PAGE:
Gregory Nagy, Masterpieces of Metonymy: From Ancient Greek Times to Now
List of Extracts
I: Making metonyms both naturally and artistically
II: Interweaving metonymy and metaphor
III: Masterpieces of metonymy on the Acropolis
IV: The metonymy of a perfect festive moment
Epilogue without end: A metonymic reading of a love story
0§01. Although my primary interest here is in metonymy and in the creations of metonymy—which I call metonyms—I cannot think of this word metonymy without correlating it with another word, metaphor. So, I begin with a working definition of the two words taken together:
- Metonymy is a mental process that expresses meaning by connecting something to something else that is next to it or at least near to it, thereby making contact.
- Metaphor is a mental process that expresses meaning by substituting something for something else. 
0§02. On the occasion of the Charles Beebe Martin Classical Lectures that I presented in the spring of 2003 (March 3, 4, 6, 7) at Oberlin College, I had already argued for the distinction I make here between metonymy as connection and metaphor as substitution. Now, over ten years later, I hope to consolidate and refine that argumentation in the format of a book that re-enacts in four parts the four lectures I had presented back then at Oberlin.
0§03. From the start, I confront an obstacle that may interfere with the flow of my project. The word substitution in my working definition of metaphor may be misunderstood. Let me clarify: when I say substitution here, I am referring not to the simple replacement of one word by another. Even the use of metonymy, as we will see, can involve replacements in wording. Rather, as we will also see, the process of substitution in the use of metaphor is something that transcends words: substitution in metaphor is a mental process where one way of thinking is replaced by another way that is alien to the previous way.
0§04. In developing my arguments in this book, I will make use of relevant terminology developed by my teacher Roman Jakobson, a leading figure of the so-called Prague School of linguistics, who describes metonymy and metaphor respectively in terms of contiguity and similarity, or combination and selection,  moving along an axis of combination in the case of metonymy and along an axis of selection in the case of metaphor.  The axis of combination in meaning can be seen as a horizontal movement connecting elements A and B and C … to each other in a sequence that proceeds all the way to … X and Y and Z; correspondingly, the axis of selection in meaning can be seen as a vertical movement that varies the elements in the same sequence by allowing substitutions of one variant for another, so that the element A can become A0 or A1 or A2 or A3 …, or the element B can become B0 or B1 or B2 or B3 .., and so on.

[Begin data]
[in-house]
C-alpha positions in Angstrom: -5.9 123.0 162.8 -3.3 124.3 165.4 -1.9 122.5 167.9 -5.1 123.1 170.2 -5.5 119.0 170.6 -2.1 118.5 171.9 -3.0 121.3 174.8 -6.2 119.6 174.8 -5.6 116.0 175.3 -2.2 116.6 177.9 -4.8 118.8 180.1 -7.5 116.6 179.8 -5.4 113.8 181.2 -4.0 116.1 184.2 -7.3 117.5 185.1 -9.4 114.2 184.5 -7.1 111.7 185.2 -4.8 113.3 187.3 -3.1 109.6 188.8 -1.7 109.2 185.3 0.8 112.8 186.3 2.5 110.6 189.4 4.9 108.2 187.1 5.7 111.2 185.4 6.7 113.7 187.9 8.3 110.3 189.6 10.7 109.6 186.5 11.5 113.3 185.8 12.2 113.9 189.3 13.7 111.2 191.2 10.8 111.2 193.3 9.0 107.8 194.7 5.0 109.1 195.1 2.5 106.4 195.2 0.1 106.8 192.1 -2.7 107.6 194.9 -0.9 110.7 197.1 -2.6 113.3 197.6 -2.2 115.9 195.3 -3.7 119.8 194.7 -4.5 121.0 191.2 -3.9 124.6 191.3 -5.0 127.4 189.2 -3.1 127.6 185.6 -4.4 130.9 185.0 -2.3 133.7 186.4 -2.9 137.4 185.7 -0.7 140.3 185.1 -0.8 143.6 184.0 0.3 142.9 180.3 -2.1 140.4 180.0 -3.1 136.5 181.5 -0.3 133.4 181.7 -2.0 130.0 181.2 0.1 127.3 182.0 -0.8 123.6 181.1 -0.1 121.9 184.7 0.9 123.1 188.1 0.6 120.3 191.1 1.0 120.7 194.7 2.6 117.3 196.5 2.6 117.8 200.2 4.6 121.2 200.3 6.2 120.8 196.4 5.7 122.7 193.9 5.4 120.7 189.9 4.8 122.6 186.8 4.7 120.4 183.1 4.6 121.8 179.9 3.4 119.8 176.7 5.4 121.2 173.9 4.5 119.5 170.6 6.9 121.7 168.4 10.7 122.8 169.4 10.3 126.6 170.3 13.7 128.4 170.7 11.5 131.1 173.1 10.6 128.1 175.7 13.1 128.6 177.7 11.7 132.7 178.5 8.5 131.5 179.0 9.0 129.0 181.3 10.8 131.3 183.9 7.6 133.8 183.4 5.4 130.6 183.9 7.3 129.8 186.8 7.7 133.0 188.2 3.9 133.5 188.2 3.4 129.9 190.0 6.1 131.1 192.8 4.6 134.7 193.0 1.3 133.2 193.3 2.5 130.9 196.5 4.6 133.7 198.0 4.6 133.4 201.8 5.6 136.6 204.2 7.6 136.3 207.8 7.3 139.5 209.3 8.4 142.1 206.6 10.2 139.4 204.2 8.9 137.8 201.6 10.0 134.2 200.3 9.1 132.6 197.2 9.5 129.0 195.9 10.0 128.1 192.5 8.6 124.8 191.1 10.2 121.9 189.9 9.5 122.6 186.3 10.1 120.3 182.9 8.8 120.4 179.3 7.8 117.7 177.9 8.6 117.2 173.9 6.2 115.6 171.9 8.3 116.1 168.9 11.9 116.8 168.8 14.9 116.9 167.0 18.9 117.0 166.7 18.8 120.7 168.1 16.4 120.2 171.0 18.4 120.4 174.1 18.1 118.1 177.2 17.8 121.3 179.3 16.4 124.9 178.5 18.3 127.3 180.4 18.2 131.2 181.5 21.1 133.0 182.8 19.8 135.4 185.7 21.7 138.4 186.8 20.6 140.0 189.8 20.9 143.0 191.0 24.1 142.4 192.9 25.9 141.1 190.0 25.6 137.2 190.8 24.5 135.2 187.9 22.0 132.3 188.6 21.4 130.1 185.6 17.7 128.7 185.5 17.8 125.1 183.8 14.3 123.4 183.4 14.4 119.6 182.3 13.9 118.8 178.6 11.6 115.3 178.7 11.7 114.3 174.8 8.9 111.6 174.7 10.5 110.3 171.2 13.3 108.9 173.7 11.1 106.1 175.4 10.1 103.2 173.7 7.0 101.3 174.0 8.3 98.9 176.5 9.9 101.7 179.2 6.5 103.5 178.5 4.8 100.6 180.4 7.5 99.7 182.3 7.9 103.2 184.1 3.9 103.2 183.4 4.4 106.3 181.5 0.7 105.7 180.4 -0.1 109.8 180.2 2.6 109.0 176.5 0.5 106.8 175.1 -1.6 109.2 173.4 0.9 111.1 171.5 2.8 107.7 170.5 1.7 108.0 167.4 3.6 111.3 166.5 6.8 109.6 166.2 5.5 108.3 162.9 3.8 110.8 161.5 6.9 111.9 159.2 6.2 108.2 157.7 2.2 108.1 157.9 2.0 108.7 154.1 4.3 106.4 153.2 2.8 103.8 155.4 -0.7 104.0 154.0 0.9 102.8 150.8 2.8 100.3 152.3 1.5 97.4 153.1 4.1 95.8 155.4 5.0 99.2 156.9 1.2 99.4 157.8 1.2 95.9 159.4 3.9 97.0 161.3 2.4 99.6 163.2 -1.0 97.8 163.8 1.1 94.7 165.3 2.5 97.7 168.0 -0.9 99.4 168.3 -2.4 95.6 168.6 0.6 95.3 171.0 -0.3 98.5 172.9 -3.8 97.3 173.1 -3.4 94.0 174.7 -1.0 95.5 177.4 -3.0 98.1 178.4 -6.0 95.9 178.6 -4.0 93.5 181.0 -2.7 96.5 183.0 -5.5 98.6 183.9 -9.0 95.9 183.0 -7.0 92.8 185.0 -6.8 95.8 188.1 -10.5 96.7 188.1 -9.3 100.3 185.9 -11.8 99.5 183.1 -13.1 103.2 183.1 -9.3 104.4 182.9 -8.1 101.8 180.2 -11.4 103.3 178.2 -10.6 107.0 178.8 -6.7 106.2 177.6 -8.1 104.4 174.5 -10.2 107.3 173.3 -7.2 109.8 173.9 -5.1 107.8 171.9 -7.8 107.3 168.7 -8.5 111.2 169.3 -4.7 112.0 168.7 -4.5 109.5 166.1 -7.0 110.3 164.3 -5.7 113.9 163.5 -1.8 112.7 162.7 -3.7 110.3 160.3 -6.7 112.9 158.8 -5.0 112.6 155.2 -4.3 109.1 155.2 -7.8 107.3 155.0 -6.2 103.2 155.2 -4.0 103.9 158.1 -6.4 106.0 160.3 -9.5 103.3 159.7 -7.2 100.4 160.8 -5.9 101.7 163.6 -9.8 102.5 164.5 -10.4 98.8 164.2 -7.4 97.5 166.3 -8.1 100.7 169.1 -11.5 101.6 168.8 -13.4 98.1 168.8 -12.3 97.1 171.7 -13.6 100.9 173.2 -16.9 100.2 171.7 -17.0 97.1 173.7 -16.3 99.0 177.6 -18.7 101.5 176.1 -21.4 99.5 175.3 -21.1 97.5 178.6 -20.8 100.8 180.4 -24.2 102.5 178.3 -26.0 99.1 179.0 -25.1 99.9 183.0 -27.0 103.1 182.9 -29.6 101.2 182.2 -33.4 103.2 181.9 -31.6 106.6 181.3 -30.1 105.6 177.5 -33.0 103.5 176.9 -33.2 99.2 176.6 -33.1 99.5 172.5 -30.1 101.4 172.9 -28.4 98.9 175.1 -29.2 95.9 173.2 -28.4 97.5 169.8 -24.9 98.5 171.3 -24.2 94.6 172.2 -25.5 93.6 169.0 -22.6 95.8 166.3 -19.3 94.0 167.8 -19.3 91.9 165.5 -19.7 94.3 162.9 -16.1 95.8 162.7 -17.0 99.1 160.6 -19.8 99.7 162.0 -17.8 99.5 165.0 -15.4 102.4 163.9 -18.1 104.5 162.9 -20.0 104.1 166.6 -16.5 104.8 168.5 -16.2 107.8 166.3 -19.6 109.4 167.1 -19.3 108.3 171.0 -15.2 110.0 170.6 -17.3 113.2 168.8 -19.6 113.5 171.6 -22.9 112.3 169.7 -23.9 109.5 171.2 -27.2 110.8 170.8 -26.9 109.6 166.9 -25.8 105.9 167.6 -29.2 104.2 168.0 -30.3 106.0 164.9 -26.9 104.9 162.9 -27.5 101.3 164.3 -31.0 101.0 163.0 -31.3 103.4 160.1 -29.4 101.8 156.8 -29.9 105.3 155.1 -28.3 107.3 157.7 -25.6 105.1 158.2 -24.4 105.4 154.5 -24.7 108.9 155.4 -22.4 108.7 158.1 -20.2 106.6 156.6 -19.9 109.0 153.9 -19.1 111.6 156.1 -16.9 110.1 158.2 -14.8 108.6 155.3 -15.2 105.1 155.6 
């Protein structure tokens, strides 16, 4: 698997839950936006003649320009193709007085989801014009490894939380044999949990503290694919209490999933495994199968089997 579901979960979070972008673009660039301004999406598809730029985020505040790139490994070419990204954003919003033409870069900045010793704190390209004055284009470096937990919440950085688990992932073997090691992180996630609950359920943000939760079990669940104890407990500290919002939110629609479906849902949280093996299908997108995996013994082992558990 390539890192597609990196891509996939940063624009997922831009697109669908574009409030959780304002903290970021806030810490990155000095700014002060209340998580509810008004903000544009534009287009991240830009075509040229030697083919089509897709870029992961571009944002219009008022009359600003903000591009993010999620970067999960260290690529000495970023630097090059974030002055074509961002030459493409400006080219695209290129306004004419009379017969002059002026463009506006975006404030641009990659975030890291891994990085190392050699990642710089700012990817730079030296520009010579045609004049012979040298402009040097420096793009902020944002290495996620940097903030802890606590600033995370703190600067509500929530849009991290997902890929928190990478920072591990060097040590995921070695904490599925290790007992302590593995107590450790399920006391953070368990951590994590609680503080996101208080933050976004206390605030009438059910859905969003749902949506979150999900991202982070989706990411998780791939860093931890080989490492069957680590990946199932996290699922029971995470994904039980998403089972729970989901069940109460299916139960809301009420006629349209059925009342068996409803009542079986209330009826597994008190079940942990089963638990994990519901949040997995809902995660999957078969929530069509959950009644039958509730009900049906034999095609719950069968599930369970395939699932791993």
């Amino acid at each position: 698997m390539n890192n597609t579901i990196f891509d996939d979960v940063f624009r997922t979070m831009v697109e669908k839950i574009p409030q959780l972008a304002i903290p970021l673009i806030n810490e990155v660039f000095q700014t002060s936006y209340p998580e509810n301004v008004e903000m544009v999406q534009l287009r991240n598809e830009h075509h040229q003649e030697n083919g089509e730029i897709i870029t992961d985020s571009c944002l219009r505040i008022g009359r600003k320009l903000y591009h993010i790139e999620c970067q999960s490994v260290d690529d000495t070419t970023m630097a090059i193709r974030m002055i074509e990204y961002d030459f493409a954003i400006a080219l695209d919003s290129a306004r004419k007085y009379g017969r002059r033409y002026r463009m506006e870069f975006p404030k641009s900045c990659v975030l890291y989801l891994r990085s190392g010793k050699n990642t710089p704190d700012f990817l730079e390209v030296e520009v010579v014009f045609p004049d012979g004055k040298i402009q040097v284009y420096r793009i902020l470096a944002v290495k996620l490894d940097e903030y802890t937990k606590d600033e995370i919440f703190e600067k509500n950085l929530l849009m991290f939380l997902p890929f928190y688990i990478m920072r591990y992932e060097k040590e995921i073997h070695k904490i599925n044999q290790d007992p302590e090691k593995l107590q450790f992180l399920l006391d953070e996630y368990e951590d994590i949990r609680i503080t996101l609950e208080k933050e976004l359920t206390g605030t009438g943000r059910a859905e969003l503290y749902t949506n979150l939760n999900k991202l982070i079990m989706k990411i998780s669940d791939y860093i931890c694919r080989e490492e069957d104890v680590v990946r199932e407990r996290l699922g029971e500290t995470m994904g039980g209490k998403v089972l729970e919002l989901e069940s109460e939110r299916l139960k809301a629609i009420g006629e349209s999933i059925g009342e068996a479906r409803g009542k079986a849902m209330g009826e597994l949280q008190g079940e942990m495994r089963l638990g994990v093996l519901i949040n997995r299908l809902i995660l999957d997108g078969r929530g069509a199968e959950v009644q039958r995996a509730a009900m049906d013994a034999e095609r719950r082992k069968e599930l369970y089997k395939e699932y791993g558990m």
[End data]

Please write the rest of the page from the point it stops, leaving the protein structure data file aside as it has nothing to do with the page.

0§05. In the horizontal axis, for example, if A is "hand," then B can be "arm" and C can be "shoulder," and so on. As for the vertical axis, in an example starting again with "hand," we can say that A1 and A2 and A3 and so on can stand for, respectively, "hand" and "claw" and "hoof" and so on.
0§06. In Part Two of this book, I will give my own reasons for visualizing the interaction of metonymy and metaphor as a coordination of horizontal and vertical axes respectively. Here in the Introduction, however, as also in Part One, which follows, I will avoid using these terms horizontal and vertical while I argue, more generally, that metonymy and metaphor interact with each other as coordinated mental processes.
Opening remarks on the coordination of metonymy and metaphor
0§1. Although I view metonymy and metaphor as coordinated mental processes, I find no explicit statement in ancient Greek sources about such a coordination. But I see at least the implication of a pattern of coordination between metonymy and metaphor when I read the working definition of metaphor in the Poetics of Aristotle, who lived in the fourth century BCE:
Metaphor [metaphorā] is the application of a noun [onoma] that is alien [allotrion], by transference either from the general [tò genos] to the specific [tò eidos], or from the specific [tò eidos] to the general [tò genos], or from the specific [tò eidos] to the specific [tò eidos], or [it is a transference] by way of analogy [tò analogon].